Maryam Akbari from Evin: My compatriots and I are the ones to grant amnestyPublished by International Liberty Association on April 2, 2018
Maryam Akbari Monfared, the prisoner of conscience in Iran has sent out an open letter from the women’s ward of Evin Prison rebuking the notorious judge, Salavati, who sentenced her to 15 years of imprisonment.
In response to an inquiry of Ms Akbari’s husband about Judge Salavati had said: “let me check out and see whether her name is on the amnesty list.”
In a strongly-worded open letter, Maryam Akbari Monfared reacted by listing the mullahs’ crimes during their rule and said, “My enchained compatriots and I are the ones who must grant amnesty (to likes of you).”
The letter put on social media on 30 March 2018, reads as follows:
Iran’s society was still fresh with the sense of the 1979 revolution when the first NoRuz arrived. The Islamic caliphate was trying to conceal its tyrannical nature under a banner of democracy (by staging a referendum) and subsequently used this as a cover to implement its anachronistic and anti-human values. The dark days subsequently began to follow.
In the history of nations, there are incidents whose impact on the people lasts for generations.
The incidents of the 1980s, the eight-year Iran-Iraq war, the disposable soldiers, the disposable students who were sent to the mine fields, and the executions of the most courageous children of Iran, were the first gifts of the Islamic Republic or the people of Iran. Aside from the lives and the years that were destroyed, the social infrastructures rapidly started to dismantle, a catastrophe consequences of which can still be felt decades after the end of the war.
The wall of repression was erected taller with every passing day. The totalitarian nature of the Islamic Republic which sought to monopolise everything gradually became more evident.
In that dark environment which did not have any opening to freedom and justice, a generation of pioneers who could not be bought, revealed the inhuman and medieval nature of this regime. Hail to the martyrs who gave their lives for freedom, hail to the martyrs of the 1980s, the martyrs of the 1988 massacre, who sowed the seeds of protest and resistance in Iranian society and made the world bow before their magnificence.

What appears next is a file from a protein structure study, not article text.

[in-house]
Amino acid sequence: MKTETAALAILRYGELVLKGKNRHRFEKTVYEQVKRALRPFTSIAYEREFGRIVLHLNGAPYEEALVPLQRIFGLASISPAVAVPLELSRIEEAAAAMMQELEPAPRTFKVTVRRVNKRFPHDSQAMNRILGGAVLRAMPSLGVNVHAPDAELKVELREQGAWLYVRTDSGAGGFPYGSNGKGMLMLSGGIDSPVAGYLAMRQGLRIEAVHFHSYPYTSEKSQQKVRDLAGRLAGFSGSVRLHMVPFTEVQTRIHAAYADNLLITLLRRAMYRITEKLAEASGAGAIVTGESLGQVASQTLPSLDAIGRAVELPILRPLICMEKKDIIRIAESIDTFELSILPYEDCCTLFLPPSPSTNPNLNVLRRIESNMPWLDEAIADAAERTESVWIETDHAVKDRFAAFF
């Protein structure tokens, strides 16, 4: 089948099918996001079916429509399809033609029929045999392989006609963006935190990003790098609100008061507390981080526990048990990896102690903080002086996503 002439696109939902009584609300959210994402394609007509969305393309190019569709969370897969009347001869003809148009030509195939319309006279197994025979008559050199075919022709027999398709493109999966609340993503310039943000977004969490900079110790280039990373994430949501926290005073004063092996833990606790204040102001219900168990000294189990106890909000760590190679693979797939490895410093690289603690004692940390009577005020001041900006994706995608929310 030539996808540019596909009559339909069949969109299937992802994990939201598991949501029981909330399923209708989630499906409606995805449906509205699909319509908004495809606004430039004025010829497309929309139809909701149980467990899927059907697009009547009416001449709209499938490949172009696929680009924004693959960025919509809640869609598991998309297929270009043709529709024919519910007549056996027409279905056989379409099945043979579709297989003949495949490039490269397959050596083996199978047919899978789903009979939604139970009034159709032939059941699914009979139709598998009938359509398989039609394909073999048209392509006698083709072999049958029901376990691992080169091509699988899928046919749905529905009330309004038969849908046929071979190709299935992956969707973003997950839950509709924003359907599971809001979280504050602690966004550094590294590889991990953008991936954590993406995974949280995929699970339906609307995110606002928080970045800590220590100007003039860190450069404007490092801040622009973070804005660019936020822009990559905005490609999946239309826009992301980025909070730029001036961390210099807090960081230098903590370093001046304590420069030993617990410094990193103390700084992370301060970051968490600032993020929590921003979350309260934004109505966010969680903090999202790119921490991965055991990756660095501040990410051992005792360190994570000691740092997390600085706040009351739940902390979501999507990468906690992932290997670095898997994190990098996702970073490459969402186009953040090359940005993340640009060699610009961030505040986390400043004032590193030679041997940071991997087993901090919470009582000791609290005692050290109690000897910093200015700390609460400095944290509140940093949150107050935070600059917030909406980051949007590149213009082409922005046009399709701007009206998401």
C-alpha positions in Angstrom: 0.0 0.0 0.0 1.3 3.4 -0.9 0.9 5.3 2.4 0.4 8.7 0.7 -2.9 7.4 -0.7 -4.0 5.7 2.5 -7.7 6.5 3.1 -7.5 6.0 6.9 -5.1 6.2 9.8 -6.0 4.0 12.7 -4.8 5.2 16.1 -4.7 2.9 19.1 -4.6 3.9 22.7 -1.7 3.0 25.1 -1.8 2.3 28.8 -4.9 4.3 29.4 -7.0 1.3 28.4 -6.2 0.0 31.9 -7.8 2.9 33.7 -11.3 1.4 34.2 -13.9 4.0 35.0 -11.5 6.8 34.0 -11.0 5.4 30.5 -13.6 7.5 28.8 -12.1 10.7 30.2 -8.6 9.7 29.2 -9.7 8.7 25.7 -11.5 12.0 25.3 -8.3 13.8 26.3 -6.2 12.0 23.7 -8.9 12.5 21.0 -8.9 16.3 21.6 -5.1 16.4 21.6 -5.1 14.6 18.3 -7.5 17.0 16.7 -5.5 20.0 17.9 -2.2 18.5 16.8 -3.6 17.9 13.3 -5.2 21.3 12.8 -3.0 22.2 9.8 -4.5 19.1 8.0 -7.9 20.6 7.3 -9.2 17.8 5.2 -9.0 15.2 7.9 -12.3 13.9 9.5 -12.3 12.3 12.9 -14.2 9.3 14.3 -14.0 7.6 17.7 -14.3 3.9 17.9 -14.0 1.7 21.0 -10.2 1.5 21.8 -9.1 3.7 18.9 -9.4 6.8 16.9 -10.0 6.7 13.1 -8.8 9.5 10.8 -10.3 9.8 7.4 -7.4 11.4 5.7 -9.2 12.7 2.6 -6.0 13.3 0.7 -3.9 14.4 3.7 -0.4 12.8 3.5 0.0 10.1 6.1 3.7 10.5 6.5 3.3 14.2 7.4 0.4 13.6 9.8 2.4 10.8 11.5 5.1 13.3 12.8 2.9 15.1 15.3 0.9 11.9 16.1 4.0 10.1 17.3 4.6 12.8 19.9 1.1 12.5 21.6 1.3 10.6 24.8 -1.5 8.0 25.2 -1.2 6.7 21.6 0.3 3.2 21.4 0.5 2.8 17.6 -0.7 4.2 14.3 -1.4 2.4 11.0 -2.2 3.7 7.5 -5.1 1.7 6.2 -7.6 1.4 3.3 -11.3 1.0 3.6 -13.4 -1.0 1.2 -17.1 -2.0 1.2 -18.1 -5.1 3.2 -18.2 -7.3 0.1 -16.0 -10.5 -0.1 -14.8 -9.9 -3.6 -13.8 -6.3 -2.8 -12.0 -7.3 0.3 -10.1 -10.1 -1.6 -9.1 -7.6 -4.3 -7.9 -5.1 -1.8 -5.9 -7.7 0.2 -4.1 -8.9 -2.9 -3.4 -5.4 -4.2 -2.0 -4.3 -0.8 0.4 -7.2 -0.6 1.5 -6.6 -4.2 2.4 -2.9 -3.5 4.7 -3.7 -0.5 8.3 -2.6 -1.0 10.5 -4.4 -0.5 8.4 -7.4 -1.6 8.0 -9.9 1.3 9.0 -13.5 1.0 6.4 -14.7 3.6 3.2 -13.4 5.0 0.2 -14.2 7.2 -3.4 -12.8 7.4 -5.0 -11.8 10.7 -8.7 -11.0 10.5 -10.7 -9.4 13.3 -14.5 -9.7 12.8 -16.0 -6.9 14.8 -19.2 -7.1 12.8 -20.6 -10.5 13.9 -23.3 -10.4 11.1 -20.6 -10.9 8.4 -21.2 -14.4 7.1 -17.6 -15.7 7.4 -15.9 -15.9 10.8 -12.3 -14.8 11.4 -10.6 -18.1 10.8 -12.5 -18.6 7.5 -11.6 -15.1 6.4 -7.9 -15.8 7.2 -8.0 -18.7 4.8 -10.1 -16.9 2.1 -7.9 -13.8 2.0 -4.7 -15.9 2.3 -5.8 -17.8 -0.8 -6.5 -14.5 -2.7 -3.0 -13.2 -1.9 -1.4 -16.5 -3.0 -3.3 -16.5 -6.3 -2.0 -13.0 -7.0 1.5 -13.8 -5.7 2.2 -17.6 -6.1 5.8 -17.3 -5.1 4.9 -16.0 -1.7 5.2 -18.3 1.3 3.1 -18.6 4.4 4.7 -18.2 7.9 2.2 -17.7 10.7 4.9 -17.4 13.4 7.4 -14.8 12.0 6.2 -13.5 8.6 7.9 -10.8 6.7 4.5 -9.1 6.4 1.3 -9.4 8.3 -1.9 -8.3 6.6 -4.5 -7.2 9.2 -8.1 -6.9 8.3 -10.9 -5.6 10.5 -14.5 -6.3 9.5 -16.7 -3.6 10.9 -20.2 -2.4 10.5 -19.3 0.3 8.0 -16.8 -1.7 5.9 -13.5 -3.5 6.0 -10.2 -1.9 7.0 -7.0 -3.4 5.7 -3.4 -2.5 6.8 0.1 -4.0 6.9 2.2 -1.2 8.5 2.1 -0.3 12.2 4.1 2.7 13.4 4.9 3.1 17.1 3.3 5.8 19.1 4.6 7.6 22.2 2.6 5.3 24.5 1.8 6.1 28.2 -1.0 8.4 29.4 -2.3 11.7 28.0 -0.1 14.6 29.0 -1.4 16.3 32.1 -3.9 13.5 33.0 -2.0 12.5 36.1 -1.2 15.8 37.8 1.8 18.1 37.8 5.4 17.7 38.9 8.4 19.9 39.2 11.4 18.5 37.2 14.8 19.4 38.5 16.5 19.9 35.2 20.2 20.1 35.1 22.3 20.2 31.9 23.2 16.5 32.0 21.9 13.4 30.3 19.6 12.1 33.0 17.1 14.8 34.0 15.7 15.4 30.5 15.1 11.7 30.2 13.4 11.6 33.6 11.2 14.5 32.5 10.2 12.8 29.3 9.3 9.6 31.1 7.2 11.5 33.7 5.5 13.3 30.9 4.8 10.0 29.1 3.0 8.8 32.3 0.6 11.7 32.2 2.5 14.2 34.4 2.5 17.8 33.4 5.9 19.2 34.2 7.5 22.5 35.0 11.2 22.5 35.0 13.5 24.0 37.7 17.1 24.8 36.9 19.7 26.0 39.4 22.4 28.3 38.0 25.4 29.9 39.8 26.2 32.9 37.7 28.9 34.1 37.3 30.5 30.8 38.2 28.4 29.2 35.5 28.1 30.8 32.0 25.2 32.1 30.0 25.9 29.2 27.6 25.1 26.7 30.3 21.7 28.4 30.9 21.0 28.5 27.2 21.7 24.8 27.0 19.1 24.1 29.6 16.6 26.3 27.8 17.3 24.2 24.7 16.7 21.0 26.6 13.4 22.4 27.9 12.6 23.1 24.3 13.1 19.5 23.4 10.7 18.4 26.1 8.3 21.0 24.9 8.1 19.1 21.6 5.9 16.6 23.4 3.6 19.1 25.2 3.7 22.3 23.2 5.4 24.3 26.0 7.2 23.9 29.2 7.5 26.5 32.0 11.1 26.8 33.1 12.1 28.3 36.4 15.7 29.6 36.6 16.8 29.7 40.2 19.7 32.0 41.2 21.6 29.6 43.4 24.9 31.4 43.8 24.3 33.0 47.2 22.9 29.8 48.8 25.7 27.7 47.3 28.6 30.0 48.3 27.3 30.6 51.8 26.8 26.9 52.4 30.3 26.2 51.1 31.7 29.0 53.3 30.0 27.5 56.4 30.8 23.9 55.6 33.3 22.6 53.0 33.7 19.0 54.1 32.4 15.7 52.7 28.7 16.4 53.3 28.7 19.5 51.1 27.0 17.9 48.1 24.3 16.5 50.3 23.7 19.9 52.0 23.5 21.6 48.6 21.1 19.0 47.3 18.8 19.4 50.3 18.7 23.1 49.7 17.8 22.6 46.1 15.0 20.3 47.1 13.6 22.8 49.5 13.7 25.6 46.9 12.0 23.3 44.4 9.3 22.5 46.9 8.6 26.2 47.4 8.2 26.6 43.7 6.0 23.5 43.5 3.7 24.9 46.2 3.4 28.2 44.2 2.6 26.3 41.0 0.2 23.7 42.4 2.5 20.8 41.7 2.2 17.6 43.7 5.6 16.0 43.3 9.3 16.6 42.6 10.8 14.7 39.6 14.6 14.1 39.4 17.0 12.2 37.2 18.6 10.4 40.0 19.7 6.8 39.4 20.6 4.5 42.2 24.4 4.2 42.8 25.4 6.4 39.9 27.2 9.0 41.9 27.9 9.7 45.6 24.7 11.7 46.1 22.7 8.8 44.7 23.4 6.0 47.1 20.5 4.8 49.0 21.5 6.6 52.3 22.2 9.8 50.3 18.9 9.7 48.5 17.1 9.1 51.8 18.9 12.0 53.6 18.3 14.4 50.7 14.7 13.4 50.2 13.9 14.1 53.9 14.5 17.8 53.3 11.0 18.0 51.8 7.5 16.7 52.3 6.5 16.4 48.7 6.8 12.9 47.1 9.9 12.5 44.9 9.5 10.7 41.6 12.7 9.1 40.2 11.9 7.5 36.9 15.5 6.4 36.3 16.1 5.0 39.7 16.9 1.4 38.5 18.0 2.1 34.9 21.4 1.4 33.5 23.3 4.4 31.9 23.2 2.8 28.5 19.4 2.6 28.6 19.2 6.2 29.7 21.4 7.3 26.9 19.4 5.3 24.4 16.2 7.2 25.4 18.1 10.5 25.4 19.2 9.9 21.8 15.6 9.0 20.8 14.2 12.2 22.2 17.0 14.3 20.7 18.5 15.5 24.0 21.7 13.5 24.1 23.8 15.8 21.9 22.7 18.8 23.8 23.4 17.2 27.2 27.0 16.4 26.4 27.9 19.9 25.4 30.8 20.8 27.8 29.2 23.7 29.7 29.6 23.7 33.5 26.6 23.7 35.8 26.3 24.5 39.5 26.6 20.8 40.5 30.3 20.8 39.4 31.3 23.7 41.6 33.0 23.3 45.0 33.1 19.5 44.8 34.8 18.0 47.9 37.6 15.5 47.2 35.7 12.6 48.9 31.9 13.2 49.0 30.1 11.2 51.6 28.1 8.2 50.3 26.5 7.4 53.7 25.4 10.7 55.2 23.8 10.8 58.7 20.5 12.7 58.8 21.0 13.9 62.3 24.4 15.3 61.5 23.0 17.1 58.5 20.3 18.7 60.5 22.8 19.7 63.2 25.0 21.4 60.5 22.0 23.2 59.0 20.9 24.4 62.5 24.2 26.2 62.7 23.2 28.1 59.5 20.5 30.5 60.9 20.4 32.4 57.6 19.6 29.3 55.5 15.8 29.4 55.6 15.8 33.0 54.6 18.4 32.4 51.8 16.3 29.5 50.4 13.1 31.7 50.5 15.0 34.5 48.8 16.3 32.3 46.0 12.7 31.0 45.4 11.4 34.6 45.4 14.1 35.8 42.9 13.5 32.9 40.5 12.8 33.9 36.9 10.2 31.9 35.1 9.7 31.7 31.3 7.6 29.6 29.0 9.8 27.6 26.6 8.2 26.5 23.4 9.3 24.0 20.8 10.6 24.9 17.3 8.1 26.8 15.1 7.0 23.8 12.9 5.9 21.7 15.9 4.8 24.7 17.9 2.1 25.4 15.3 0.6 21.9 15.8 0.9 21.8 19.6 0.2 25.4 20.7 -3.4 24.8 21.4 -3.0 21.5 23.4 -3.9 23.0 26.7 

The 1988 massacre, concealment of the graves, hiding the names of martyrs. From the prisons and interrogation rooms in the 1980s, the regime’s followers have denied the continued existence of victims to the point that regime’s Foreign Minister, Mohammad Javad Zarif denies the existence of political prisoners and prisoners of conscience, but the Call for Justice movement challenged him.
The 1988 massacre laid the foundation for a regime of executions, an incessant cycle of executions which has been implemented up to this date. The Islamic Republic has brought nothing but carnage, plunder and bloodshed for Iran and Iranians. It has stolen the country’s wealth and resources. The banks and pension funds have gone bankrupt, people are hungry and the economy has been crippled. Division and contradiction among the regime’s factions have intensified as deals and relations are unravelled.
Amidst so much misery and misfortune, the mullahs have sensed that their end is imminent. They seek to cover up so many years of oppression and what they have done to the people of Iran with the deceit of amnesty.
What I have briefly enumerated is a response to Abolghassem Salavati who told my husband after his latest inquiry, “Let me check out and see whether her name is on the amnesty list.”
After nine years of imprisonment, I am proud and steadfast and my heart is filled with joy for all of its moments. Not only I demand justice for my sister and brothers, but also for myself for the life you stole from me, for the nine years that you deprived my children from living normally, you stole their childhood. So, my enchained compatriots and I are the ones who must grant amnesty (to likes of you).
With all my love and faith, I extend my warmest salutes to the martyrs who fell for freedom and to the martyrs of the uprising in December and January who became symbols of honesty, selflessness and perseverance.
Maryam Akbari Monfared
Evin – Spring 2018